Highbanking at the 144
October 2013 by R. V. LarsonMy third sample location proved to be my last and most interesting. I needed to look no further.
I am learning more about gold deposition in this area than I knew previously. I am passing this information on with the hope that many of you will be able to locate patches and lines a little easier in the future because of this article.
...it's very refreshing to hear that some of our youth will learn of the value of mining without all the environmental spin.
Due to the lockdown, I spent lots of time indoors this spring and I decided to add a drone as a faithful mate in my research.
I had been busy representing the Prospecting and Mining Journal this spring, but prospecting season finally arrived and I’ve been out digging for nuggets—I’ve even found a few. I know a number of prospectors who are armed with new metal detectors and headed to the hills to look for that precious yellow stuff.
With one outstretched hand grasping the bottle and the other waving at air, I moved forward feeling for the tent. No tent. No tree.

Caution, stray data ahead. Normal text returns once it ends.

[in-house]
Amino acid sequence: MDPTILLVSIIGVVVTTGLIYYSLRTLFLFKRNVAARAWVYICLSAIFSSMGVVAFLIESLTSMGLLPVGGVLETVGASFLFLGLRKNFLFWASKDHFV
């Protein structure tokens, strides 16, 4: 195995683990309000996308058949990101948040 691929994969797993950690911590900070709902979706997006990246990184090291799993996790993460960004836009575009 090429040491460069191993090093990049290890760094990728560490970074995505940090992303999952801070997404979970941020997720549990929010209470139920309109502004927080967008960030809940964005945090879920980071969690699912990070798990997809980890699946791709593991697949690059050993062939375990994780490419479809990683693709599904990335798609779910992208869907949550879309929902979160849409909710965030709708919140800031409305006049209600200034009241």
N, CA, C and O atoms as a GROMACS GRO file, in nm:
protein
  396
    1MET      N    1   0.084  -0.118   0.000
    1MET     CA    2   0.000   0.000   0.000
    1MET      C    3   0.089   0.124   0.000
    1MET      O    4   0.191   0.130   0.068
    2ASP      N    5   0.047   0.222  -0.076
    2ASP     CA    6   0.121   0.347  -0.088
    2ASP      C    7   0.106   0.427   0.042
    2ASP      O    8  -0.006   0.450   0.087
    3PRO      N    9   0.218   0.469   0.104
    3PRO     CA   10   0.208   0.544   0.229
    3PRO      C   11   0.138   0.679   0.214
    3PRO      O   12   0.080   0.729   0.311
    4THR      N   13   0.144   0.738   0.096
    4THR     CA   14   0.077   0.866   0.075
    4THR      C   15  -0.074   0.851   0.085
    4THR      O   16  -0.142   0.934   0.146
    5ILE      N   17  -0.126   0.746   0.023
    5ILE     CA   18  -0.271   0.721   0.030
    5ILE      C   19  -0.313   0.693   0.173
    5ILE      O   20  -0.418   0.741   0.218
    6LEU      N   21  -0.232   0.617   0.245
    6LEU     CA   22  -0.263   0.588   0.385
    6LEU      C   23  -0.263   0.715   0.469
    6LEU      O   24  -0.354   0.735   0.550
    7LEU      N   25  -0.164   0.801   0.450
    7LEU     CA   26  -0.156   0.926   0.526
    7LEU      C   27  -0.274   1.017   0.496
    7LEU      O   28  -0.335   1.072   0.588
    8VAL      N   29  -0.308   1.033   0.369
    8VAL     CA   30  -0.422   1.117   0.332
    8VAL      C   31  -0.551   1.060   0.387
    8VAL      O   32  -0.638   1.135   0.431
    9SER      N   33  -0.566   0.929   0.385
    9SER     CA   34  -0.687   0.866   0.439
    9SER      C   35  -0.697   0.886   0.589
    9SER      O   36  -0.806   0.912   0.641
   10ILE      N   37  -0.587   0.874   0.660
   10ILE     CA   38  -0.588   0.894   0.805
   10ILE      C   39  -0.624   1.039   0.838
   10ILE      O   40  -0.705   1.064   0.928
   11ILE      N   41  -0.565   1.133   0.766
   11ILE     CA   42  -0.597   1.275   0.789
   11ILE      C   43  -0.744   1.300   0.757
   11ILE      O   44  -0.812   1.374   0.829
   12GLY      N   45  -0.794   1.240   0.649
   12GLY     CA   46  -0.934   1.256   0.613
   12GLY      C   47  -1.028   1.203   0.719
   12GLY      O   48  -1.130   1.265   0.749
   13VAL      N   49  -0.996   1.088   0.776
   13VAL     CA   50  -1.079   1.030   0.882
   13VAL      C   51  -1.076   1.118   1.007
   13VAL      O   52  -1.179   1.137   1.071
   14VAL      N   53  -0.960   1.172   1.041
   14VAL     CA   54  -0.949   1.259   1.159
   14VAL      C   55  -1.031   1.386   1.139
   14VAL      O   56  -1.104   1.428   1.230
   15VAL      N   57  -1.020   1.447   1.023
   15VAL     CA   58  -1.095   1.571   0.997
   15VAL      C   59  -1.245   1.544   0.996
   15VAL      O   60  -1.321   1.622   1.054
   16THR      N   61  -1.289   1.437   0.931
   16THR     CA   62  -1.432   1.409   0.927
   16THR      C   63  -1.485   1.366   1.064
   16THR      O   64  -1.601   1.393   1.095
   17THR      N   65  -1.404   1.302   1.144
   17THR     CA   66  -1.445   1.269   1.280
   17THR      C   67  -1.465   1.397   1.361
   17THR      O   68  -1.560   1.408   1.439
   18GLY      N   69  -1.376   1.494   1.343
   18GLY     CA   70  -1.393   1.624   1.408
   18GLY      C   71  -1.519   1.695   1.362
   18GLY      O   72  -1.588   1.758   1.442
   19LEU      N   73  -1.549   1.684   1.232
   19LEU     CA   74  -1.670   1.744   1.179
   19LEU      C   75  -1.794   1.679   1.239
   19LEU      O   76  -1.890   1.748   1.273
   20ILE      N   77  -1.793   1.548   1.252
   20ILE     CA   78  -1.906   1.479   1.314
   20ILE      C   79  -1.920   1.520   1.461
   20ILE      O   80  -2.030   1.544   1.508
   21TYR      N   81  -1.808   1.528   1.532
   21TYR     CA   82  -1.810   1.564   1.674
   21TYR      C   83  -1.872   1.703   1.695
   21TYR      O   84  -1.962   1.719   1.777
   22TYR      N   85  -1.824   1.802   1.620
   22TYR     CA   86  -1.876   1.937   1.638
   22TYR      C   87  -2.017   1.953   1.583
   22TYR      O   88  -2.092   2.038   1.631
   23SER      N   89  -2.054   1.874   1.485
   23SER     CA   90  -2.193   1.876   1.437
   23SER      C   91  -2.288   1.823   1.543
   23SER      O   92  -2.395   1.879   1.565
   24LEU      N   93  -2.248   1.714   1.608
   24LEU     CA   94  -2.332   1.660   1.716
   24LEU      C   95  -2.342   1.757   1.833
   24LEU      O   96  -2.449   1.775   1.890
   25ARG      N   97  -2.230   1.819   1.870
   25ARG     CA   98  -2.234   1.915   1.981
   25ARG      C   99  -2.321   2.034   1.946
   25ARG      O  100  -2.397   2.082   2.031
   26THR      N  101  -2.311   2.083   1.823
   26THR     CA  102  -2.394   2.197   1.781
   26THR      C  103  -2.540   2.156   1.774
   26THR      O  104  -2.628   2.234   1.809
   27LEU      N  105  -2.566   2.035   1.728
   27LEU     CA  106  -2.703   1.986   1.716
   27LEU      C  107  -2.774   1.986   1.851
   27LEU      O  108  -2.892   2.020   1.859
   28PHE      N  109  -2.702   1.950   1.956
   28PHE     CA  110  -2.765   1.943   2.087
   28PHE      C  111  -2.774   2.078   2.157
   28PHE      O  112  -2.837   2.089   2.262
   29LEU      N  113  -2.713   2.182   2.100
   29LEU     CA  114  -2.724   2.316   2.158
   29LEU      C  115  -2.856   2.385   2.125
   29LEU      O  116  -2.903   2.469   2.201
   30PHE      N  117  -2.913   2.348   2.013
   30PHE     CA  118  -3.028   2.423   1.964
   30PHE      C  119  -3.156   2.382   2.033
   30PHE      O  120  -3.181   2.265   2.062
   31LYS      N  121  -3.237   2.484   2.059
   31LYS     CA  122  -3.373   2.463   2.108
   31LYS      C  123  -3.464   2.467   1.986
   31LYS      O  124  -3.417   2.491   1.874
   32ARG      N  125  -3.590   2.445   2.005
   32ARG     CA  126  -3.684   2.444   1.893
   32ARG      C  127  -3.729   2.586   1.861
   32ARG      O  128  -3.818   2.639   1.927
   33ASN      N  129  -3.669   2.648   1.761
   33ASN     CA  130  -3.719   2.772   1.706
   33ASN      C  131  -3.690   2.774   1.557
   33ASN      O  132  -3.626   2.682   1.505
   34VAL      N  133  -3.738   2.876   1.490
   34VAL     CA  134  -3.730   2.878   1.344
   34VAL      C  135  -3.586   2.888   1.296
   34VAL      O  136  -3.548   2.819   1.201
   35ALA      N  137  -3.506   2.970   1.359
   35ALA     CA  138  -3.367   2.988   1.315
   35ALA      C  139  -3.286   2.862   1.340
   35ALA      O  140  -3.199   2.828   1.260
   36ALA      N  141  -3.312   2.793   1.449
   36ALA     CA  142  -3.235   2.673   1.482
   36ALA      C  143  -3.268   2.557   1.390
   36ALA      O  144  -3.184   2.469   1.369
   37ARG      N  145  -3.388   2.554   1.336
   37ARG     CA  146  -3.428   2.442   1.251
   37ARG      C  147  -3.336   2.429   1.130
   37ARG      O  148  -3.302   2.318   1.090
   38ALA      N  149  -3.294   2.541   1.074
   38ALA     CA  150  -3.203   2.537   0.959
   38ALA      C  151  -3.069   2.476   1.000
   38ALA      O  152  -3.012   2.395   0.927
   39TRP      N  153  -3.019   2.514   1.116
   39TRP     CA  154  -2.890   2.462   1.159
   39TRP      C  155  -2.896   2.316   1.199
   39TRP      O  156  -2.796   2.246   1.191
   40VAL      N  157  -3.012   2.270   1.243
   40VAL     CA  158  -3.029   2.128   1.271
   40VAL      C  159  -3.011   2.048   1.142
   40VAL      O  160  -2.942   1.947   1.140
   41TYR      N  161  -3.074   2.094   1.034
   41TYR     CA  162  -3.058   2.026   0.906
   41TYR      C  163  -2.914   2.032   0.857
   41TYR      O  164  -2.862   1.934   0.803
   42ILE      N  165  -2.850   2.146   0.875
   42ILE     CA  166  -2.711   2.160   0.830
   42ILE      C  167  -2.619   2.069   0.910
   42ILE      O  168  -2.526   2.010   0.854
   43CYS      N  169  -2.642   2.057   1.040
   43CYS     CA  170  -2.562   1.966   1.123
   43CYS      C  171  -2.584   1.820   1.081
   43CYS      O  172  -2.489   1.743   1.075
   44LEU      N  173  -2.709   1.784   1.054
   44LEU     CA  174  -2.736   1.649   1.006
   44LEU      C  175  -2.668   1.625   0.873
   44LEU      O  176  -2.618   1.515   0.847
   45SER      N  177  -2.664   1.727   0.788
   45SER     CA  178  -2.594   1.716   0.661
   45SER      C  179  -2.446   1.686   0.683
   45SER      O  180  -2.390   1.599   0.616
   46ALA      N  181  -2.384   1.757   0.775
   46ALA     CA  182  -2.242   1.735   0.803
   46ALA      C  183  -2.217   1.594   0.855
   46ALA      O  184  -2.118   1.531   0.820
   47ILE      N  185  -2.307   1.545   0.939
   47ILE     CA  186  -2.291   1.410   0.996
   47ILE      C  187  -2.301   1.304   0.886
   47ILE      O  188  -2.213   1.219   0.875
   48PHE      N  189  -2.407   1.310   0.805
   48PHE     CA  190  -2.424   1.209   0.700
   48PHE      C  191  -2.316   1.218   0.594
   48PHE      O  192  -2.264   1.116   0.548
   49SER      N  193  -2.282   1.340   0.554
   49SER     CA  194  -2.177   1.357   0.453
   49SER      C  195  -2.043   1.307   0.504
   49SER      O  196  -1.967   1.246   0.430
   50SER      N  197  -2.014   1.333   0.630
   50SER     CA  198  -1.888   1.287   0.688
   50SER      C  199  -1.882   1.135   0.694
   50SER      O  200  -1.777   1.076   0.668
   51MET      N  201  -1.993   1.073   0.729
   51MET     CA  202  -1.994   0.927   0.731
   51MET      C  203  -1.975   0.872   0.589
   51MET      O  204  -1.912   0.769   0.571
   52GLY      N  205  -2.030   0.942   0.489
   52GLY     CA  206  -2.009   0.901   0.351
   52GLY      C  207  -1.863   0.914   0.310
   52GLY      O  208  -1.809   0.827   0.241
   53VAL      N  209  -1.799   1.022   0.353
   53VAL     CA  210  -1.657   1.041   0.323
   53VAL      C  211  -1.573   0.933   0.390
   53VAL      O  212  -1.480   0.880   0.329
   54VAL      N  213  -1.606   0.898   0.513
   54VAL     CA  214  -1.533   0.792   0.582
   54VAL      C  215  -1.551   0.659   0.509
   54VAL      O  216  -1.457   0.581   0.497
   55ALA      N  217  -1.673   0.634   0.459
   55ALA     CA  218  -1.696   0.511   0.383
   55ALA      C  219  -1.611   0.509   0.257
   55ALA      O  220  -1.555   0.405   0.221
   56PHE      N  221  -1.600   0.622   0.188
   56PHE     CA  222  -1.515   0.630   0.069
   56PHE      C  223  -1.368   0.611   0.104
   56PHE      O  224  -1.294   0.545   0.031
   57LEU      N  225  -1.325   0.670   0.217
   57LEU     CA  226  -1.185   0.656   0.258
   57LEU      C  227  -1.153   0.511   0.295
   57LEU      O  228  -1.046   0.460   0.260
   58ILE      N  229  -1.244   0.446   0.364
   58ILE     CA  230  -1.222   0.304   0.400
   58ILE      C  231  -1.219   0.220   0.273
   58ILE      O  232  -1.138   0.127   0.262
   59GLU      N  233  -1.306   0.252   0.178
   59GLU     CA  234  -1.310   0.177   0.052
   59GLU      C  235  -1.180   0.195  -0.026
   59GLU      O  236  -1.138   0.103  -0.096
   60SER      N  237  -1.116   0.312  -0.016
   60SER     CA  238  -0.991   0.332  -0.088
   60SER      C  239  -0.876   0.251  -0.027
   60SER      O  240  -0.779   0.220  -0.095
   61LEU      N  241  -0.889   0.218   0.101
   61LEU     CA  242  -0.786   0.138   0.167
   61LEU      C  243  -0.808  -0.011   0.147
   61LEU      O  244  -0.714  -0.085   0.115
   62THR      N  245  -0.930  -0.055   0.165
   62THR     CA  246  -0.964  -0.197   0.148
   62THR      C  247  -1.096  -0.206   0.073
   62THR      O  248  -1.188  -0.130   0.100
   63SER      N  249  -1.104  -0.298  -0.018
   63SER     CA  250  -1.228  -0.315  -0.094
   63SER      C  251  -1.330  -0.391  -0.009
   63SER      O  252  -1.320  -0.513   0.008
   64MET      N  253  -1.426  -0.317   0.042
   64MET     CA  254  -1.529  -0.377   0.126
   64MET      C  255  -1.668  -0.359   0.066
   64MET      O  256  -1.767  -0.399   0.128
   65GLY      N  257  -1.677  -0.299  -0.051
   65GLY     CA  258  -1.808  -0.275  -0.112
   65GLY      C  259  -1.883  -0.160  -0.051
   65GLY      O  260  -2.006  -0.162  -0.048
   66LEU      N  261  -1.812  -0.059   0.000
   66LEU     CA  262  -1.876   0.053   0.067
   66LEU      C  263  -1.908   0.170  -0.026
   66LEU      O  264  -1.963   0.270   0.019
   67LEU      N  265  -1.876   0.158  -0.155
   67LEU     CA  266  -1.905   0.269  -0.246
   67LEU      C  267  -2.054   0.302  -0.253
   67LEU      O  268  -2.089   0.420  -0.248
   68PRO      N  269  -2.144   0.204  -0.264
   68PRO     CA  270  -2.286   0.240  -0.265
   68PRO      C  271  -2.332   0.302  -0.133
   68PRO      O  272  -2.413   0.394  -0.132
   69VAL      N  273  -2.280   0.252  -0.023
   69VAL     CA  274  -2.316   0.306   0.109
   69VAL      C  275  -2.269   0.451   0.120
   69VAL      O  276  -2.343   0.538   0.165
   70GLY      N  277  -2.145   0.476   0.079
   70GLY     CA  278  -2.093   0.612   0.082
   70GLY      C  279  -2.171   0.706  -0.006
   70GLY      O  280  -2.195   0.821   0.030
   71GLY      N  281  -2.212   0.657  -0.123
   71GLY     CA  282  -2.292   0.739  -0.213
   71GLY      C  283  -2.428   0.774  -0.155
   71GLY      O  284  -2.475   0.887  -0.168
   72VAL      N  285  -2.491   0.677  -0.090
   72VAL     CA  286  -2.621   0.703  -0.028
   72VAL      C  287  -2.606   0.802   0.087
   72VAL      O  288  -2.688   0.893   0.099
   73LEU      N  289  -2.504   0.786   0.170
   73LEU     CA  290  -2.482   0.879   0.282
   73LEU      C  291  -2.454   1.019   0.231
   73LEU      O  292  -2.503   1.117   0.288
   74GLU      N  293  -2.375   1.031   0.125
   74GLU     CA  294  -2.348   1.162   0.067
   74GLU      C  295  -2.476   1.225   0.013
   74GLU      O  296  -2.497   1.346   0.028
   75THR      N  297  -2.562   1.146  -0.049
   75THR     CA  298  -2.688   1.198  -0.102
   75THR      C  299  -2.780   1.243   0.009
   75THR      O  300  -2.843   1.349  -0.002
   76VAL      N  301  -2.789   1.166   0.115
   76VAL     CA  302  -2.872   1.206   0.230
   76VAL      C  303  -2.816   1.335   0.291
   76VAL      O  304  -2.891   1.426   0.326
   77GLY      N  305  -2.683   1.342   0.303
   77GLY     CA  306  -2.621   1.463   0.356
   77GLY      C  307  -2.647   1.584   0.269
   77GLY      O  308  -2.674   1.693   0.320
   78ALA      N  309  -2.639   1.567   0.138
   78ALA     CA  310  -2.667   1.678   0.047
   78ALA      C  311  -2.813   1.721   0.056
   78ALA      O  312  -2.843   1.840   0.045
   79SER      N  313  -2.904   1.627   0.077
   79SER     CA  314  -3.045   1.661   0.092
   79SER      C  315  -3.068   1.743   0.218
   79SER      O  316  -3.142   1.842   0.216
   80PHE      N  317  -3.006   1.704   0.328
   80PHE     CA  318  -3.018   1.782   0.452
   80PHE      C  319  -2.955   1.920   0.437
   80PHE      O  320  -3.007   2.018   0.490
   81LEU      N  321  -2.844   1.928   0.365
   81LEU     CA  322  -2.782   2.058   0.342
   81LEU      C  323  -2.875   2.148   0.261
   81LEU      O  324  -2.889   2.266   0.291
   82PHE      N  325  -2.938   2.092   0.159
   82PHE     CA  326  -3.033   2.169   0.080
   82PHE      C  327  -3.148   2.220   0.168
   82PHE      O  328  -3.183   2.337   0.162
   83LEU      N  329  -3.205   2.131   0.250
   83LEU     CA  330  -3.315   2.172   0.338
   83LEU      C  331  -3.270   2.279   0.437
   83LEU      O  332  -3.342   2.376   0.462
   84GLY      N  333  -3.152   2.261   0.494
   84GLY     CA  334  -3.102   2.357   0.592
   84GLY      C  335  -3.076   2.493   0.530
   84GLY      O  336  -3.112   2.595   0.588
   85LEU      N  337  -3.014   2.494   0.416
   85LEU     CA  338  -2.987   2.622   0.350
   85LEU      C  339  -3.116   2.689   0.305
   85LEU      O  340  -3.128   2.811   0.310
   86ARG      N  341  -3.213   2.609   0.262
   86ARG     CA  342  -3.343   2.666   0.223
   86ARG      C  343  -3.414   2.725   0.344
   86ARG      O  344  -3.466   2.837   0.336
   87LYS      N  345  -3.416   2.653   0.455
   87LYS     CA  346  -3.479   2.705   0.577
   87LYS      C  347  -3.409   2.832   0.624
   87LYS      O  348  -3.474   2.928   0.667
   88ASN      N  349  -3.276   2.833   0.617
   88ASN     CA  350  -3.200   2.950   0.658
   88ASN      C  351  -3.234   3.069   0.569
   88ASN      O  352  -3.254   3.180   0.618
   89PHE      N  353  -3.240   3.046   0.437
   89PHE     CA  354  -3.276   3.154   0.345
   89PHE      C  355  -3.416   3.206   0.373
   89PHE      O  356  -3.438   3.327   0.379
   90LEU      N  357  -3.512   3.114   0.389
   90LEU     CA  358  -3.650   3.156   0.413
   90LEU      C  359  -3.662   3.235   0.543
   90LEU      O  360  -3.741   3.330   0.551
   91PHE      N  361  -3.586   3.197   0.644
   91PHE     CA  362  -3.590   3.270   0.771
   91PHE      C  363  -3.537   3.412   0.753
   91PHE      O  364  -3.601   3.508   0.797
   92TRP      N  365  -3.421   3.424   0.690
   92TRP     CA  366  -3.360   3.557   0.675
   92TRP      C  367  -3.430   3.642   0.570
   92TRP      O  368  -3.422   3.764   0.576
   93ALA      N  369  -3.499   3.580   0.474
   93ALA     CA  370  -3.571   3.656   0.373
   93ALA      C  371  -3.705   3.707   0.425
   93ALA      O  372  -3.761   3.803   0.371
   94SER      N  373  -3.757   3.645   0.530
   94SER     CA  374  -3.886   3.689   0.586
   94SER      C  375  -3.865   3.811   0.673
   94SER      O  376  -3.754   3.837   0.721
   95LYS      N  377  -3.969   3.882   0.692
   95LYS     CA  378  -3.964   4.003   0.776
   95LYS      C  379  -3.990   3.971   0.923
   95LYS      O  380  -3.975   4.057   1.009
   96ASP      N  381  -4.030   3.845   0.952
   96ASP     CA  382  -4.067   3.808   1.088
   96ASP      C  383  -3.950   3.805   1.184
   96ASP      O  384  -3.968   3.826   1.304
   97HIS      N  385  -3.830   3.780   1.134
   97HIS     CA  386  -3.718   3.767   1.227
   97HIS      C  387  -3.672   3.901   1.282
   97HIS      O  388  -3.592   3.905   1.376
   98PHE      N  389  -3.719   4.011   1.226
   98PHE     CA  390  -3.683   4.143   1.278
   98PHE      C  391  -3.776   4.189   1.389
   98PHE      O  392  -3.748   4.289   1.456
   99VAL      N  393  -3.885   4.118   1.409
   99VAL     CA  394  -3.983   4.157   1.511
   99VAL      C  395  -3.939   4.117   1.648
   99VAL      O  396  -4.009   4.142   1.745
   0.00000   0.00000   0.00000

A treasure-seeking young man whose name will forever remain anonymous made the months-long journey either over land or by sailing ship to California after word spread about the gold strike in 1849.
My largest nugget from this area is almost one-half ounce. I’ve found several smaller chunks and many pickers in addition to the fines and flakes that I put in my poke.
The Bawl Mill • EPA Tries to Intimidate Alaskan Miners • A Few Pointers About Cracks and Crevices • Hunting for Gold in the Quartzsite Area of Western Arizona • The Madonna Nugget • The Alaska Highway and Beyond • It's Hard to Find Gold! • Partner Withdraws from Pebble Project • Potential Gold at Old Hydraulic Sites • California State Panning Championships—Foresthill, CA Heritage Celebration • Prospecting Tales: Forest Service, Fires and Bears—Oh My! • Melman on Gold & Silver • Mining Stock Quotes and Mineral & Metal Prices